Monday, April 21, 2008

Is there anything it can't do?

When it comes to electing a President, conventional wisdom holds that one of the major factors voters consider is the "who would you want to have a beer with" test.

George W. Bush always scored well in that department. Especially when compared with Al Gore and John Kerry.

The Democrats appear to be headed toward another unfavorable matchup in this department. John McCain is married to the chair of the board of one of the largest beer distributorships in the country.

And now, Barack Obama is fighting off questions of being elitist and out of touch. And while the thrust of these charges is due to his distracting words, Obama cannot escape the botched drinking photo-op in Pennsylvania, where he revealed his limited beer knowledge.

[Obama] stopped by a sports bar Friday night to catch a bit of the NCAA basketball tournament. He sipped a Yuengling beer, but his local knowledge fell short when he confessed he didn't know much about the regional brew widely consumed in Pennsylvania.

"You know I got a beer down there," Obama said to a male patron. "What do they call it? A Yuengling?"

"Yuengling," the man confirmed. "Like you didn't know."

"Trying a Pennsylvania beer, that's what I'm talking about," said Obama, his sleeves rolled up, smiling. "Is it expensive, though? ... Wanna make sure it's not some designer beer or something."

And while our natural reaction to any discussion of sitting down and having a drink with a candidate would include a strong revulsion to the idea of doing so with Hillary Clinton - we cannot escape the fact that she has been slamming drinks with abandon.

This has gotten us thinking. In an endless Democratic primary season that feels like it has been running since John McCain's youth, it seems there is little ground yet to be covered. And after twenty-three debates, it would also seem the last thing this race needs is another one.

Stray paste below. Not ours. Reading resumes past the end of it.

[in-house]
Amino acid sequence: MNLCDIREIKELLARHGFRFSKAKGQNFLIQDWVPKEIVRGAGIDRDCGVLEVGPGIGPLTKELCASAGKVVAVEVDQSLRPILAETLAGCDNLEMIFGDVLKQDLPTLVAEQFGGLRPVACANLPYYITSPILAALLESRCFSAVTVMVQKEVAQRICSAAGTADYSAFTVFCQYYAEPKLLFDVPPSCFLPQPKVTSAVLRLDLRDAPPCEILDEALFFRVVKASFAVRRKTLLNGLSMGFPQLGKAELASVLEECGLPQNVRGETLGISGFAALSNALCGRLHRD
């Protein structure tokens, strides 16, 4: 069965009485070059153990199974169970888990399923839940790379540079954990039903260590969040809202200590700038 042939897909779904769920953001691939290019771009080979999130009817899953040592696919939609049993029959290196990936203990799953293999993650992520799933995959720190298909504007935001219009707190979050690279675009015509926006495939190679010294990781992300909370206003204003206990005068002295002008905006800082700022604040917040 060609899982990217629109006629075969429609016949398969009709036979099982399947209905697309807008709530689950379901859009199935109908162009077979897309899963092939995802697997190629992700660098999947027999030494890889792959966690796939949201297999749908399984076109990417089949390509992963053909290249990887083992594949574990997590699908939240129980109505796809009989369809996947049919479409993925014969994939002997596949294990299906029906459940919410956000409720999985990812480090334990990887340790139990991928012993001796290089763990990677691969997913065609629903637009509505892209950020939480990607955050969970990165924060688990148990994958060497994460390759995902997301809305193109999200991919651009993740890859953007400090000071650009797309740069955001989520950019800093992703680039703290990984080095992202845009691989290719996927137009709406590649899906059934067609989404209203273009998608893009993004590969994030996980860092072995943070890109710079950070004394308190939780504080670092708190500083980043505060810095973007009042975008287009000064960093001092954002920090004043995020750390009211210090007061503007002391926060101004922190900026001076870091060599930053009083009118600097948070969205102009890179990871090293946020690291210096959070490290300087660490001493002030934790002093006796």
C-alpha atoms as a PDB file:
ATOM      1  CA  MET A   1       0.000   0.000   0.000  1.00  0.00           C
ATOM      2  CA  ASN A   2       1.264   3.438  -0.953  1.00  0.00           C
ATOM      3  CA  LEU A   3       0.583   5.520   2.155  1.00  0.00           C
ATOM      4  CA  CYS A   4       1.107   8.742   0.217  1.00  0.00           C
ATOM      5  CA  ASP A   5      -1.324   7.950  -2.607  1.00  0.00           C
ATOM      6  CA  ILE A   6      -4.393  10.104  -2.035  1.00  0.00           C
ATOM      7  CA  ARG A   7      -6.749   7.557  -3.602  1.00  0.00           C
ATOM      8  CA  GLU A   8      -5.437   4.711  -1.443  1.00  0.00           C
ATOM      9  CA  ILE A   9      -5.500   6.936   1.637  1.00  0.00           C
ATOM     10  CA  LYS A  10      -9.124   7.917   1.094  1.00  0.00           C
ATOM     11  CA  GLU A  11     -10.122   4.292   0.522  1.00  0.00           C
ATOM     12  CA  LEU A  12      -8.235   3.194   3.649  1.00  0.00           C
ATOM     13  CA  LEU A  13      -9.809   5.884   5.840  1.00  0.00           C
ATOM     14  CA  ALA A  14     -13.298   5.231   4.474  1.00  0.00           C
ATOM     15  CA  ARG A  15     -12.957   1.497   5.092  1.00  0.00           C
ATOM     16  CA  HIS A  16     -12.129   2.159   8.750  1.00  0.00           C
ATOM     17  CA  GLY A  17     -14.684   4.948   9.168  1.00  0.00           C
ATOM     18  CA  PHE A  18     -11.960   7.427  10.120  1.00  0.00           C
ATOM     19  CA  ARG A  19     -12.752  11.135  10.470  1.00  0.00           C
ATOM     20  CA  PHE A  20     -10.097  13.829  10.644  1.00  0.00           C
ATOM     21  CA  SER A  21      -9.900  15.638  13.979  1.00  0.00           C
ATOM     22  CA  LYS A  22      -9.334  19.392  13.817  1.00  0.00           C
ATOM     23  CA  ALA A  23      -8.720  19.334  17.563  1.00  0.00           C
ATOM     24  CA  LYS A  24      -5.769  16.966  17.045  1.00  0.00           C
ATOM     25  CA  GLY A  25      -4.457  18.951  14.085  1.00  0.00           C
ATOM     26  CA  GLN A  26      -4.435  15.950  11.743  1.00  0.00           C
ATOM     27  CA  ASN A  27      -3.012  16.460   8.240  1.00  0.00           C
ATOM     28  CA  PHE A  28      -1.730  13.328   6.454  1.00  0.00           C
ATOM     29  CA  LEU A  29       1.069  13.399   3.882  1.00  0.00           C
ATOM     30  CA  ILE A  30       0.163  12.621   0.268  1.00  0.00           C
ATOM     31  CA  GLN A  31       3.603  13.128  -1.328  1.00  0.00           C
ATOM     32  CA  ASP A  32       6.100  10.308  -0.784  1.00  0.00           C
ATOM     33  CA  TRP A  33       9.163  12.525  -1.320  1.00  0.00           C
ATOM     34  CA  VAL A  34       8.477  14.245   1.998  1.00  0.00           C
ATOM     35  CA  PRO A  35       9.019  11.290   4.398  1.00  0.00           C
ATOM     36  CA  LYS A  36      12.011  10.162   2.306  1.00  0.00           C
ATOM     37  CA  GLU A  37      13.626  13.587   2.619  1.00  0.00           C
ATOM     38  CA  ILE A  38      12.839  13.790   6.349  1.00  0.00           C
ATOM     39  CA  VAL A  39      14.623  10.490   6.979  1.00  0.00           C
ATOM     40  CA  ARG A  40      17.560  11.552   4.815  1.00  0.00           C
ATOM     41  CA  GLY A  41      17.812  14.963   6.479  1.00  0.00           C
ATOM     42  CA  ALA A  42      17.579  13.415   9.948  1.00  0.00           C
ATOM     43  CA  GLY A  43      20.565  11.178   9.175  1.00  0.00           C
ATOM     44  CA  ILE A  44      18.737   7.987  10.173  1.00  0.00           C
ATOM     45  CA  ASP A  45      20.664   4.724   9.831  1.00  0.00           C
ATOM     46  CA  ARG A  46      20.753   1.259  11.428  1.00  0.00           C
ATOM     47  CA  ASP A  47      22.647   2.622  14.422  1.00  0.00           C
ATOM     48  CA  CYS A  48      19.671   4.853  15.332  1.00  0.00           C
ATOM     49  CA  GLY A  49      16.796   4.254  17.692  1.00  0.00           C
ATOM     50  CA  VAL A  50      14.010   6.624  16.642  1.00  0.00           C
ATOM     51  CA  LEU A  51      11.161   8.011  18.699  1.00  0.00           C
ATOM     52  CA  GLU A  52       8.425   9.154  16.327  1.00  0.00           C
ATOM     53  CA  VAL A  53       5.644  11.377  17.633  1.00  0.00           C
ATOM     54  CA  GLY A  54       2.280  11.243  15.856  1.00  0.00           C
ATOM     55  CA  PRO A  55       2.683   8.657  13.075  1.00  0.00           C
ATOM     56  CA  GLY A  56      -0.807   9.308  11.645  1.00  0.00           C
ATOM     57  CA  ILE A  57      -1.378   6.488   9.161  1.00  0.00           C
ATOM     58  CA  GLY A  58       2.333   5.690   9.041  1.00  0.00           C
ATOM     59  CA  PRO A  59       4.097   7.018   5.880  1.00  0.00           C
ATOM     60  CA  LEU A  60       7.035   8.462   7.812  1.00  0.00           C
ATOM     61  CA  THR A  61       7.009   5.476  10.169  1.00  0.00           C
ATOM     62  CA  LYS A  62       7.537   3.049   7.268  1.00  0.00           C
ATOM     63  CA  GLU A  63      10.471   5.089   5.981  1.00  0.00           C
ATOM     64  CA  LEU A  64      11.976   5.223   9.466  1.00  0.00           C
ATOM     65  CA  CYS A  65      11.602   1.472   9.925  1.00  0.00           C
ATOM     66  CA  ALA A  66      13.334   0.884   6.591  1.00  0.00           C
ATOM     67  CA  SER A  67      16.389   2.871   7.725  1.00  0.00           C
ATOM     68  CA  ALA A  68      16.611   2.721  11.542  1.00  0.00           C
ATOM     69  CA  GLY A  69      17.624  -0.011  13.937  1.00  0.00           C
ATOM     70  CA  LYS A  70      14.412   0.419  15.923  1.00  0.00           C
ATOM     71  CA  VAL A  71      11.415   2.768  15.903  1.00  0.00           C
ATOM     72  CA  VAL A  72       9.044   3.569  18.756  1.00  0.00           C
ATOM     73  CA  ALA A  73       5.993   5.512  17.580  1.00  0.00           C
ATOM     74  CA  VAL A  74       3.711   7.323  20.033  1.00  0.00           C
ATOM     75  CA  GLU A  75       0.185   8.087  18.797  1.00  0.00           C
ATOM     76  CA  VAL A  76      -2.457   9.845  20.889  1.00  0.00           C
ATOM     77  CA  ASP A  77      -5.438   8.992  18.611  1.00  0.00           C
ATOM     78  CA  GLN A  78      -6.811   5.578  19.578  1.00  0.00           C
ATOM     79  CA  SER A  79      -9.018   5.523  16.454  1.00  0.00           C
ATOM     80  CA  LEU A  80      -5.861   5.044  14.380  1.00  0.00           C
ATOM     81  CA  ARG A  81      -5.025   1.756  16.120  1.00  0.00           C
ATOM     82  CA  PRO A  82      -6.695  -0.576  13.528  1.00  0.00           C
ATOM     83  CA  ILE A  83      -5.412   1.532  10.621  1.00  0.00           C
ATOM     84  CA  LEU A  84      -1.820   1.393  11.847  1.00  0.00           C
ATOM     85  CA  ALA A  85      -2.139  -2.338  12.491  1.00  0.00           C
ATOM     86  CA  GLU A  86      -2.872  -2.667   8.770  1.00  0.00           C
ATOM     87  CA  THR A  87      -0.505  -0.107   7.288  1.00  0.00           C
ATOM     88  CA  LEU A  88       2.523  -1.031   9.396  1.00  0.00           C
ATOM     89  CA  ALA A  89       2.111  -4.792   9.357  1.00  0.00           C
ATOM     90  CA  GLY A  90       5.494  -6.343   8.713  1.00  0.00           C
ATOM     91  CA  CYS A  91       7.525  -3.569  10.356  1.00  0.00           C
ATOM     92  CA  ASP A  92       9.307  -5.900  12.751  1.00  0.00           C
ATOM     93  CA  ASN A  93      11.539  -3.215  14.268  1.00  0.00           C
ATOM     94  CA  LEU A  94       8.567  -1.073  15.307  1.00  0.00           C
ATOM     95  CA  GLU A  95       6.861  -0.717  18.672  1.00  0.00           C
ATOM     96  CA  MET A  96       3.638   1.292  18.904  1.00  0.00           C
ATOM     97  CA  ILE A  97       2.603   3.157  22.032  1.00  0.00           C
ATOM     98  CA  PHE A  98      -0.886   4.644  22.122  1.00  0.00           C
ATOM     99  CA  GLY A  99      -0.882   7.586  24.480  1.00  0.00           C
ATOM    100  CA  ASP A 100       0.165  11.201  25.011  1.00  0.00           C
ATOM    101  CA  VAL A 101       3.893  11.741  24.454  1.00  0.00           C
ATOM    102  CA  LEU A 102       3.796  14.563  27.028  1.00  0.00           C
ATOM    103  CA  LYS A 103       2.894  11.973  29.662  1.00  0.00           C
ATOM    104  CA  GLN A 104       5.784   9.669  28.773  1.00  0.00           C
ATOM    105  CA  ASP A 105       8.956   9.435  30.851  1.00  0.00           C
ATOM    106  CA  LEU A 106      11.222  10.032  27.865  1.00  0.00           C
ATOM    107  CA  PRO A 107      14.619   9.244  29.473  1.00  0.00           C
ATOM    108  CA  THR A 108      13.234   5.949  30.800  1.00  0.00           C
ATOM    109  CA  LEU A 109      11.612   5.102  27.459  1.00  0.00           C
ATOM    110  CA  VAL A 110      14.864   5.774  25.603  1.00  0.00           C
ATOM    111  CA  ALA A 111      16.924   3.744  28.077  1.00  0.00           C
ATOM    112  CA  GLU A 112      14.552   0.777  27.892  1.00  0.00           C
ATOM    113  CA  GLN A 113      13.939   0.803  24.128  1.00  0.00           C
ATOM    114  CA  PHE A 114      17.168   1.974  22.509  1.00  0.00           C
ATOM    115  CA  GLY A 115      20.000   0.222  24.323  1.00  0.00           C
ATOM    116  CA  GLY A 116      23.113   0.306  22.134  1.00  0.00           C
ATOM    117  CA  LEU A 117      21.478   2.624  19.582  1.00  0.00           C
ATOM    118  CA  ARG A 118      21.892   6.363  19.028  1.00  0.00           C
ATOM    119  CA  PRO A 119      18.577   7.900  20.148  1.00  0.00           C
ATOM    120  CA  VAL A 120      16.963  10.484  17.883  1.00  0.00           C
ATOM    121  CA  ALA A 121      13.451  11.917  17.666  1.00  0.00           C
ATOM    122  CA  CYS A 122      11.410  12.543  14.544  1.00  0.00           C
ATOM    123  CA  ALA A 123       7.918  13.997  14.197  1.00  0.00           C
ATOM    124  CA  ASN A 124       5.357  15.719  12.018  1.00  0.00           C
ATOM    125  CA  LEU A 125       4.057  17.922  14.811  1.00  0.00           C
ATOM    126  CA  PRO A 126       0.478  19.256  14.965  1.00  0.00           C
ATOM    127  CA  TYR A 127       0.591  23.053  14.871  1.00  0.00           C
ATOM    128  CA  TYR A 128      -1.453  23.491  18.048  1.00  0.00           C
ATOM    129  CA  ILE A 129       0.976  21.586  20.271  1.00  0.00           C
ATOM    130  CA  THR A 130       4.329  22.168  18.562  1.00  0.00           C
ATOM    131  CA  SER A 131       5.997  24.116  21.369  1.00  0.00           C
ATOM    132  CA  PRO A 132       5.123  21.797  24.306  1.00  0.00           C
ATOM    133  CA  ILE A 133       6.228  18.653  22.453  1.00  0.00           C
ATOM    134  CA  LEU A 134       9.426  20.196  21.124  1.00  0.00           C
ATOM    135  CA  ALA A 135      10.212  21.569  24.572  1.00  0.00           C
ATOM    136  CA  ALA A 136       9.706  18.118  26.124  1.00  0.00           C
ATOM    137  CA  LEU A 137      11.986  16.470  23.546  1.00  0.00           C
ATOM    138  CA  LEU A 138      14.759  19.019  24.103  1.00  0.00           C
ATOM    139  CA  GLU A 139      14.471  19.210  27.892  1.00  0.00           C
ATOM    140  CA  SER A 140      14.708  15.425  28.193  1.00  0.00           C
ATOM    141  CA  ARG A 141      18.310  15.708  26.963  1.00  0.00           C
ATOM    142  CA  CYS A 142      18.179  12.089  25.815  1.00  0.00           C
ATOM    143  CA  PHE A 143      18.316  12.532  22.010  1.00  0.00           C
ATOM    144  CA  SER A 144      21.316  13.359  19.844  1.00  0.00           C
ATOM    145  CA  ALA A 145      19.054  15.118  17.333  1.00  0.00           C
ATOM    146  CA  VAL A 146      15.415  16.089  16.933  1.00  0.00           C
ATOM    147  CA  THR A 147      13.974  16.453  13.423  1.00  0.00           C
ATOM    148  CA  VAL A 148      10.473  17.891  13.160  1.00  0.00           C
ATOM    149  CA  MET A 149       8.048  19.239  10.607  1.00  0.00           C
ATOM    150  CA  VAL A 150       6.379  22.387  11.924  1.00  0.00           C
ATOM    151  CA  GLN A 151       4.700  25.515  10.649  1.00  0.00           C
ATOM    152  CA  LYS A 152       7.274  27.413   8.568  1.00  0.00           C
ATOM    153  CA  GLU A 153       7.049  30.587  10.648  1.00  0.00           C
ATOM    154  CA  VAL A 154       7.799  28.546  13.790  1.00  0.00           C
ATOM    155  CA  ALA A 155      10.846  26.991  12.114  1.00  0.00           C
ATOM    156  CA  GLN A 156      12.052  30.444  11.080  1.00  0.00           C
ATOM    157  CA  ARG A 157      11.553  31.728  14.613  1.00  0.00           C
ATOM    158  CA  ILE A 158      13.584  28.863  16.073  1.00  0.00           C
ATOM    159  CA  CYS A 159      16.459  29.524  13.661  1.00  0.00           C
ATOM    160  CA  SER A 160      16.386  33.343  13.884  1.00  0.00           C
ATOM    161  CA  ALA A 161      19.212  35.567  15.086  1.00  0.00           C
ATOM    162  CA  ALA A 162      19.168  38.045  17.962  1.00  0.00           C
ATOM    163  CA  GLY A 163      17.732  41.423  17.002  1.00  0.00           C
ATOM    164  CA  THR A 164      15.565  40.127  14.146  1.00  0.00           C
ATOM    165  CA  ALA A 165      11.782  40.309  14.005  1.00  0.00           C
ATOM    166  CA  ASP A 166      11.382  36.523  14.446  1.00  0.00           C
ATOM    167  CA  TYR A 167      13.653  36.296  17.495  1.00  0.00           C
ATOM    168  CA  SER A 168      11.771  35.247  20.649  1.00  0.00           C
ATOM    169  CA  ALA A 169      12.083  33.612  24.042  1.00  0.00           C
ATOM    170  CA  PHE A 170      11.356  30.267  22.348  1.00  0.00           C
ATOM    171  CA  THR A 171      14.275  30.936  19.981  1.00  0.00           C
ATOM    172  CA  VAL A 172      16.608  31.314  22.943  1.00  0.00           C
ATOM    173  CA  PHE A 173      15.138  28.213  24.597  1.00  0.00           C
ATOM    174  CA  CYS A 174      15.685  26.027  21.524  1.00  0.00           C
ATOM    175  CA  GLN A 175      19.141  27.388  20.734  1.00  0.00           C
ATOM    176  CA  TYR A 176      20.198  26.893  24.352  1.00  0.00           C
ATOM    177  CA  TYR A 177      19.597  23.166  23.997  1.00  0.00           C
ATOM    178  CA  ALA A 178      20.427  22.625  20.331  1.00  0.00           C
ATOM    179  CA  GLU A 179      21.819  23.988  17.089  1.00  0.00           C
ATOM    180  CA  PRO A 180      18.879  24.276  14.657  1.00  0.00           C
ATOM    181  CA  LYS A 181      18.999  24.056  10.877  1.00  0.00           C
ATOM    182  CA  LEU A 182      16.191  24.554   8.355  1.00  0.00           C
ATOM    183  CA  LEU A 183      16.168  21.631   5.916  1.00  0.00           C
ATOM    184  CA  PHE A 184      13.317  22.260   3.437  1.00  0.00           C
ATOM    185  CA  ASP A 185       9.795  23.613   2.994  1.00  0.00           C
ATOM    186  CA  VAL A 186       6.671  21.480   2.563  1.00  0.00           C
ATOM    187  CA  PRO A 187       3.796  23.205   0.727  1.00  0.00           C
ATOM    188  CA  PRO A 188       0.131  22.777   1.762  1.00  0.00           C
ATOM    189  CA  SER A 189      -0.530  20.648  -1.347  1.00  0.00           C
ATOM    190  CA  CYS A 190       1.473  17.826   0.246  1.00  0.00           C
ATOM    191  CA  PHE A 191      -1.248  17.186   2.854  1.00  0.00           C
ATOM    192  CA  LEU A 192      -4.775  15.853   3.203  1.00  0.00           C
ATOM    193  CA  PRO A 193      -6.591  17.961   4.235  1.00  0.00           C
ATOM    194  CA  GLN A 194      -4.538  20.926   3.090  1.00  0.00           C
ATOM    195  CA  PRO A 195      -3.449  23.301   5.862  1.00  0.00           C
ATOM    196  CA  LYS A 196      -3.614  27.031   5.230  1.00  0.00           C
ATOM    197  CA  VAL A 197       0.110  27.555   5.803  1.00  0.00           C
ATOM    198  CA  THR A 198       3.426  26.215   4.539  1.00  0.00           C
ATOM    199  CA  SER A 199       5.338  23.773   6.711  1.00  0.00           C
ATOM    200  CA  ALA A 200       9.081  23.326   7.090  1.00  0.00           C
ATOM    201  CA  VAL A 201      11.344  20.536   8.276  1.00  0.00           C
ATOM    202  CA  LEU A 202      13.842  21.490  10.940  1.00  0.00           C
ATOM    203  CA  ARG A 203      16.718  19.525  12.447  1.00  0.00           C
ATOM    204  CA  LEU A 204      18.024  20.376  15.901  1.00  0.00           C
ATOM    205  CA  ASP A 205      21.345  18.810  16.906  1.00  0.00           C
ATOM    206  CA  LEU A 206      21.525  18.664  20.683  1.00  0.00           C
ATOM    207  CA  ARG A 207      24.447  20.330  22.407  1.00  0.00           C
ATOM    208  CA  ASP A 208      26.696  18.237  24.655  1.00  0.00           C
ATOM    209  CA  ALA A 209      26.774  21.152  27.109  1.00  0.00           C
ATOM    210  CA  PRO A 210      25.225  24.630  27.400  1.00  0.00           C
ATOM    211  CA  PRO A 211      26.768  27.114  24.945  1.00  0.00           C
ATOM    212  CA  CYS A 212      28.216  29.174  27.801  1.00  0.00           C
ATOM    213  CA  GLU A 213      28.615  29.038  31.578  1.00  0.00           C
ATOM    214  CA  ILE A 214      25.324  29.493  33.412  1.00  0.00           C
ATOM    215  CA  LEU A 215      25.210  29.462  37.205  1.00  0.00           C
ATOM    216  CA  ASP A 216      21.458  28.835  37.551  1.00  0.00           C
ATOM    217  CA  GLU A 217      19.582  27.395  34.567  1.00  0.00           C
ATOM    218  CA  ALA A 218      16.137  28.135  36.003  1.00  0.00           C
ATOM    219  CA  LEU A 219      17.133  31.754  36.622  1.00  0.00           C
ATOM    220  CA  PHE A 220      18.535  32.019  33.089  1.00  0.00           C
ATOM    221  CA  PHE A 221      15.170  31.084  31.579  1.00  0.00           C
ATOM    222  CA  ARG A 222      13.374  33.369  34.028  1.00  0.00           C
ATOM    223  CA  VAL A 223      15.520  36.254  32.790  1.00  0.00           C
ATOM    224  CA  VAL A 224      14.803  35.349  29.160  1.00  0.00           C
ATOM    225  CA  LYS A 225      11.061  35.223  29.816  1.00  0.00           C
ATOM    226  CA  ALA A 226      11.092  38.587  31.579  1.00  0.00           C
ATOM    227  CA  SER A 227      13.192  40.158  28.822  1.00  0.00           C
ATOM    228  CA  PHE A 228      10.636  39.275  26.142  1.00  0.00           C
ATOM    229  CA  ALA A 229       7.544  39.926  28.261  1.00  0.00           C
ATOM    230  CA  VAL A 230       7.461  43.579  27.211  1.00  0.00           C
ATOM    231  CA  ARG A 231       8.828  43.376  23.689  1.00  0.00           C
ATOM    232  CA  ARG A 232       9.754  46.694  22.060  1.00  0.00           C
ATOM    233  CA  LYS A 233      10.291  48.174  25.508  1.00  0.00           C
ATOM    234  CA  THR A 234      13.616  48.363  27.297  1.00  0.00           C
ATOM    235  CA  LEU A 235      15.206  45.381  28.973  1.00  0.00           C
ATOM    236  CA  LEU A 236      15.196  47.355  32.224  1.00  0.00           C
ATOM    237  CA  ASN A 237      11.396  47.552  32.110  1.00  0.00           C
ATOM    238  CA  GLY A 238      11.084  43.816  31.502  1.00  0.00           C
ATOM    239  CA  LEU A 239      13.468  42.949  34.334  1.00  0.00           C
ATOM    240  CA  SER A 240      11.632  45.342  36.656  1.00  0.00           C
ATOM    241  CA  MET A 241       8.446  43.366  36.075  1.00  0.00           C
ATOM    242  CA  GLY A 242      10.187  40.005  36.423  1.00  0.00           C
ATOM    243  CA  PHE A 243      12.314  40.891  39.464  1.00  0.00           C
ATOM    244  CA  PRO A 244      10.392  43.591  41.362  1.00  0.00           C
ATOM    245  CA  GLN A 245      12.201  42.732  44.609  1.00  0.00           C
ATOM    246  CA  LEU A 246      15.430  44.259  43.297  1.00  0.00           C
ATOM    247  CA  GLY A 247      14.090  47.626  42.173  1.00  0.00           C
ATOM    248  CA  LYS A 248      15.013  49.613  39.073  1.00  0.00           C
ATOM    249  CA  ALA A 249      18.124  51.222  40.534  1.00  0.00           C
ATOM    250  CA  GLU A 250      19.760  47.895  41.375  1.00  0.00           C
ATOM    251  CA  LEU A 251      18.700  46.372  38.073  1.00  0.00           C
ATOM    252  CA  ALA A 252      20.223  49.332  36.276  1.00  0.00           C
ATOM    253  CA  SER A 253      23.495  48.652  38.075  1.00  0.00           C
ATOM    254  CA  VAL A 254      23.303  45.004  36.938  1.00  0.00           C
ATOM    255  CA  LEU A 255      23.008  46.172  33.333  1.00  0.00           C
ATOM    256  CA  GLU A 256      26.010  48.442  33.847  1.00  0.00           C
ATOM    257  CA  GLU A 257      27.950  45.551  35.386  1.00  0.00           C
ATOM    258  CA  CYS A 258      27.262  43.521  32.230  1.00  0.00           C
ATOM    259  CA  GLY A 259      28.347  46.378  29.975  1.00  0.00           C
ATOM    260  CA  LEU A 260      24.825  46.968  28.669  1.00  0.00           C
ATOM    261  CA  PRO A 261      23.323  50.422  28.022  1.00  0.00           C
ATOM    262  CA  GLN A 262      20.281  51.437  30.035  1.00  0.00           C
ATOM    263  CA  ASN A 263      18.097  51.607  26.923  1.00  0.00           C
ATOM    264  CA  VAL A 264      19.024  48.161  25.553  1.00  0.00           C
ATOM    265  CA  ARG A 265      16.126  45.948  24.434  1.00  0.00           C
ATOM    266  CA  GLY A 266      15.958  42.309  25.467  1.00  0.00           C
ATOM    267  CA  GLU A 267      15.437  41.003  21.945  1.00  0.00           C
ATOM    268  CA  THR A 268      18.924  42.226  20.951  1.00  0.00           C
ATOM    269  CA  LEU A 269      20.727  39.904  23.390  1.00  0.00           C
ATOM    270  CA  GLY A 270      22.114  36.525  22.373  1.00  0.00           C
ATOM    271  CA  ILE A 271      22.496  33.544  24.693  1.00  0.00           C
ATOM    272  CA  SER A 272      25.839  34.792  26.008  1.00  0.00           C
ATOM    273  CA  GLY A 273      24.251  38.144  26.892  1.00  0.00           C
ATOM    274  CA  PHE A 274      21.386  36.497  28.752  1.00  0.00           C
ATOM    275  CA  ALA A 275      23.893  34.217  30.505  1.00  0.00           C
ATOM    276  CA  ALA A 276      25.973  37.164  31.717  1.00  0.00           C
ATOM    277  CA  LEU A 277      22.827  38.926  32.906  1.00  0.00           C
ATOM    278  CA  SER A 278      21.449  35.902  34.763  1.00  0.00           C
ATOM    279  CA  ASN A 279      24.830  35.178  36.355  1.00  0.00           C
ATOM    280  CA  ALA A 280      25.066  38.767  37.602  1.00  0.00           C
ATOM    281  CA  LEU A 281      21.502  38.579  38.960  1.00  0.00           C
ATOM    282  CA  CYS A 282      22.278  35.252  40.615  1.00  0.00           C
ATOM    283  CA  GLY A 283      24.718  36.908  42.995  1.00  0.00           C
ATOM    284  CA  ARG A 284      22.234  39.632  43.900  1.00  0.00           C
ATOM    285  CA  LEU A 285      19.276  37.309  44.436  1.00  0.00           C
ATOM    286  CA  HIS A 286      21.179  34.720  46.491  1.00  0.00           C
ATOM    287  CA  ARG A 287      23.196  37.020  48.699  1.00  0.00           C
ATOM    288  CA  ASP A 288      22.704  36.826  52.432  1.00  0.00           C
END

But perhaps we have the makings of a truly unique opportunity for Democrats to answer the question of who is most electable come November.

Thus let us propose the first "Throw One Back Debate" (sponsorships available!), in which candidates are asked questions by regular people, in a pub-like setting. Whenever a candidate lapses into empty platitudes, meaningless campaign rhetoric, or any other verbal tic that is deemed an attempt to avoid the question or issue at hand - they must take a drink.

Not only would this debate provide us with the invaluable evidence of which candidate would be better to have a beer with, we would see the candidates induced, by virtue both of the format itself and the properties of alcohol unleashed, into having the first open and honest Democratic debate in recorded history.

Alcohol: Is there anything it can't do?

MORE: I QUESTION THE TIMING: Or rue it. Had this idea been implemented in time - this debate could have broken the dead-locked "beer drinker vote" in Pennsylvania.

YOU CAN QUESTION THE TIMING: There was no alcohol involved and the April 27 debate was cancelled right as my post went up. Go ahead, question it.


  1. From your link we learn that only 28% of the people in PA drink beer.

    And we let these people help choose a Presidential candidate?

    Then again, I can count on the fingers of one hand the number of times* I've had beers in that state. Maybe it's something in the air.

    *Number of beers? I'm pretty sure I drank my age that time visiting friends at UofP.

    Still wasn't that many though. And the cups were small...

  2. From your link we learn that only 28% of the people in PA drink beer.

    Well -- that's 28% of 625 likely Democratic primary voters, not all Pennsylvanians.

    We can hope that a larger percentage of non-Democrats cling to their beer than that.